removed references to the Chinese region of Xinjiang from an open letter it sent suppliers last month, after the contents of the note sparked a social-media uproar in China and led the U.S. semiconductor company to apologize to the Chinese public.
In mid-December, Intel published a letter to its global suppliers on its website, calling on its business partners to avoid sourcing from the northwestern Chinese region, where the Chinese government has conducted a campaign of forcible assimilation against ethnic Muslim minorities.
Within days, the Santa Clara, Calif.-based company was denounced by Chinese social-media users and state-run media for cutting business dealings with the region, while one of its China brand ambassadors pulled out in protest. The chip maker apologized on Dec. 23 on its Chinese social-media accounts, adding that the letter was written to comply with U.S. law and didn’t represent its position on Xinjiang.
A Wall Street Journal check of the same webpage and supplier letter on Jan. 10 found that the company had erased any reference to Xinjiang there. Previously, Intel had written in the letter viewed on Dec 23: “Our investors and customers have inquired whether Intel purchases goods or services from the Xinjiang region of China. Multiple governments have imposed restrictions on products sourced from the Xinjiang region. Therefore, Intel is required to ensure our supply chain does not use any labor or source goods or services from the Xinjiang region.” The Jan. 10 version didn’t carry that wording.
Intel said on Monday that the company had “recently issued a statement in China to address concerns raised by our stakeholders there regarding how we communicated certain legal requirements and policies with our global supplier network.” Intel said in Monday’s statement that it would continue to ensure compliance with applicable laws and regulations in the U.S. and in other jurisdictions where it operates.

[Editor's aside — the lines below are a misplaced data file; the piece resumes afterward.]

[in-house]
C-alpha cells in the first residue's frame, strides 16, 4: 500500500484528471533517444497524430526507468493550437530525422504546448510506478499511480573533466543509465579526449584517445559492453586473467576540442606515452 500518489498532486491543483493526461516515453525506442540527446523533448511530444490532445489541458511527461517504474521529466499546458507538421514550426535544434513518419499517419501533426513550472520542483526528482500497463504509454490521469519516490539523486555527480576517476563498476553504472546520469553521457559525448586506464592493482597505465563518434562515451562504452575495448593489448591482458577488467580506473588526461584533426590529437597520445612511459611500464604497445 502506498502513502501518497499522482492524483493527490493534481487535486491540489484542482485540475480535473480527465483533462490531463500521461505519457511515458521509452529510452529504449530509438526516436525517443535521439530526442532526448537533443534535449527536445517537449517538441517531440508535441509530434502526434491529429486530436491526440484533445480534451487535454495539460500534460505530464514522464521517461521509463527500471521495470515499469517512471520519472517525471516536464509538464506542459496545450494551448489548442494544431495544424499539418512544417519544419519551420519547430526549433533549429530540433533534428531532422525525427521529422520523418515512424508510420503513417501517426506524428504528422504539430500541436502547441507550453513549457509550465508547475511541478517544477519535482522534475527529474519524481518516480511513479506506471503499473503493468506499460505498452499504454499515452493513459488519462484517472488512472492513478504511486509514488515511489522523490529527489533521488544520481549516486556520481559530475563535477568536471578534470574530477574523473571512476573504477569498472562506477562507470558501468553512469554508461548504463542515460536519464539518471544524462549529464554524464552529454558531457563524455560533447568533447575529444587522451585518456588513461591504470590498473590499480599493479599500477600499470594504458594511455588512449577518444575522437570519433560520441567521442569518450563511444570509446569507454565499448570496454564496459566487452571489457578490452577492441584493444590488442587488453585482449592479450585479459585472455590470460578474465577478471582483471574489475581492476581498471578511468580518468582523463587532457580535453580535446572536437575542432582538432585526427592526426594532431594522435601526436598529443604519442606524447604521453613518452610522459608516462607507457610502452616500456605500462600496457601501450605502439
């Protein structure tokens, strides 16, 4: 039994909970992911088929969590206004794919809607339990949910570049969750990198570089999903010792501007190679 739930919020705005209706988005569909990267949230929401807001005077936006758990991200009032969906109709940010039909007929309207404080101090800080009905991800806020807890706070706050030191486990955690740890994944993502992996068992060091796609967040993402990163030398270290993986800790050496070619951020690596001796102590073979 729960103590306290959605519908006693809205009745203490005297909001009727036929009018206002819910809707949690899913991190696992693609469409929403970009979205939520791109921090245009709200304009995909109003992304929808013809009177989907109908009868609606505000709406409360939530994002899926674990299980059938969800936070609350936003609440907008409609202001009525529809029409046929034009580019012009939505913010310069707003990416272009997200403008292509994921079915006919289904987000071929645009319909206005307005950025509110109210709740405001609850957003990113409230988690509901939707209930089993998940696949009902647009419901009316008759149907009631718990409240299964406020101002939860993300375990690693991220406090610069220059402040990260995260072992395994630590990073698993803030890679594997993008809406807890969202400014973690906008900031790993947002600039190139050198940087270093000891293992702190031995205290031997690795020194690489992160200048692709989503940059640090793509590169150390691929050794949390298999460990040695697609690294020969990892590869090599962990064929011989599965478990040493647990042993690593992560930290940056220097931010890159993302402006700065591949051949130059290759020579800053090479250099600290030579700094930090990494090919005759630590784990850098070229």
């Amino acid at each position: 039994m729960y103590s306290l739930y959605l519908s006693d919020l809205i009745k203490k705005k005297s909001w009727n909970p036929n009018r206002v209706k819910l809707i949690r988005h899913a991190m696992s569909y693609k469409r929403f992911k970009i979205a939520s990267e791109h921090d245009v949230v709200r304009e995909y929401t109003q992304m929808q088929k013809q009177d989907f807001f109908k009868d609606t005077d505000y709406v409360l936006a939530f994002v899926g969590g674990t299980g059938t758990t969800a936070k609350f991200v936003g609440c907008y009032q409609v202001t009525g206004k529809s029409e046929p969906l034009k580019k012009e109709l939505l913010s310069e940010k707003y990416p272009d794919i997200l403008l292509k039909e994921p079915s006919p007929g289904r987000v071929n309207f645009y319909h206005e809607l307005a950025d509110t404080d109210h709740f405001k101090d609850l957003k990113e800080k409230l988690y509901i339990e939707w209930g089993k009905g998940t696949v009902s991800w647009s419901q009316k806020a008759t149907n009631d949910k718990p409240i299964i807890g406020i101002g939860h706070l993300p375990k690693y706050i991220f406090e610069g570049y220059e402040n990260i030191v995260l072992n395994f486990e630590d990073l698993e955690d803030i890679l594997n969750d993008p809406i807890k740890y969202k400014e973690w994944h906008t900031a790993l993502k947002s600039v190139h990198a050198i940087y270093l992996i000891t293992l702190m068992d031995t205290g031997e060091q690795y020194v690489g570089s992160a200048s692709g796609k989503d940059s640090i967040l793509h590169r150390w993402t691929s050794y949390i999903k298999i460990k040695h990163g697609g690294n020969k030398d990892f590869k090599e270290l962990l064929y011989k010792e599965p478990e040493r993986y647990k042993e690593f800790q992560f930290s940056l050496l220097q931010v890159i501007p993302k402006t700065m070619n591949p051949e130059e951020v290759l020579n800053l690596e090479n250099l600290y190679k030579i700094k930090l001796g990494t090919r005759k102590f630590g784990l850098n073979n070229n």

Xinjiang, home to millions of ethnic Muslim minorities, has become a minefield for Western companies and brands, particularly as the start of 2022 Beijing Olympics approaches on Feb. 4. Top Olympic sponsors including Intel,
Samsung Electronics Co.
are facing calls from some Western politicians and human-rights activists to pull out of the event because of China’s human-rights record. Intel is one of 14 global companies that have contracts with the International Olympic Committee to sponsor multiple Olympics.
Researchers say Xinjiang authorities have detained as many as a million members of ethnic minorities in a network of internment camps as part of the government’s ethnic-assimilation campaign. The campaign, which the U.S. government and some lawmakers from other Western countries have called a form of genocide, includes mass surveillance, forced labor and stringent birth controls.
Beijing has dismissed the genocide charge as a fabrication. Instead, it has called its campaign in Xinjiang an innovative effort to counter religious extremism and terrorism.
On Dec. 23, President Biden signed into law the Uyghur Forced Labor Prevention Act, which restricts all imports from Xinjiang into the U.S. unless there is proof the products haven’t been made with forced labor.
Last month, American retailer
faced a backlash on Chinese social media for supposedly stopping sales of products from Xinjiang. Walmart declined to comment then. Electric-car maker
recently came under fire from activists and policy makers in the U.S. after it said it opened a new showroom in Xinjiang. Tesla didn’t respond to requests for comment then.
Intel’s supplier guidance on Xinjiang from December was similar to what the company said in the previous year’s letter to vendors, when it instructed them to “ensure Intel does not receive goods/services produced in the Xinjiang region of China.”
At a congressional hearing over the summer, Intel general counsel
said the company had no goods sourced from the Chinese region and had policies to prohibit Xinjiang-based suppliers. At the hearing, he also said Intel had spoken to the International Olympic Committee about the importance of human rights to the company.
China is Intel’s largest market by revenue, totaling $20 billion in the year ending Dec. 26, 2020, or about 26% of its annual total, its most recent annual report showed.
Write to Liza Lin at [email protected]
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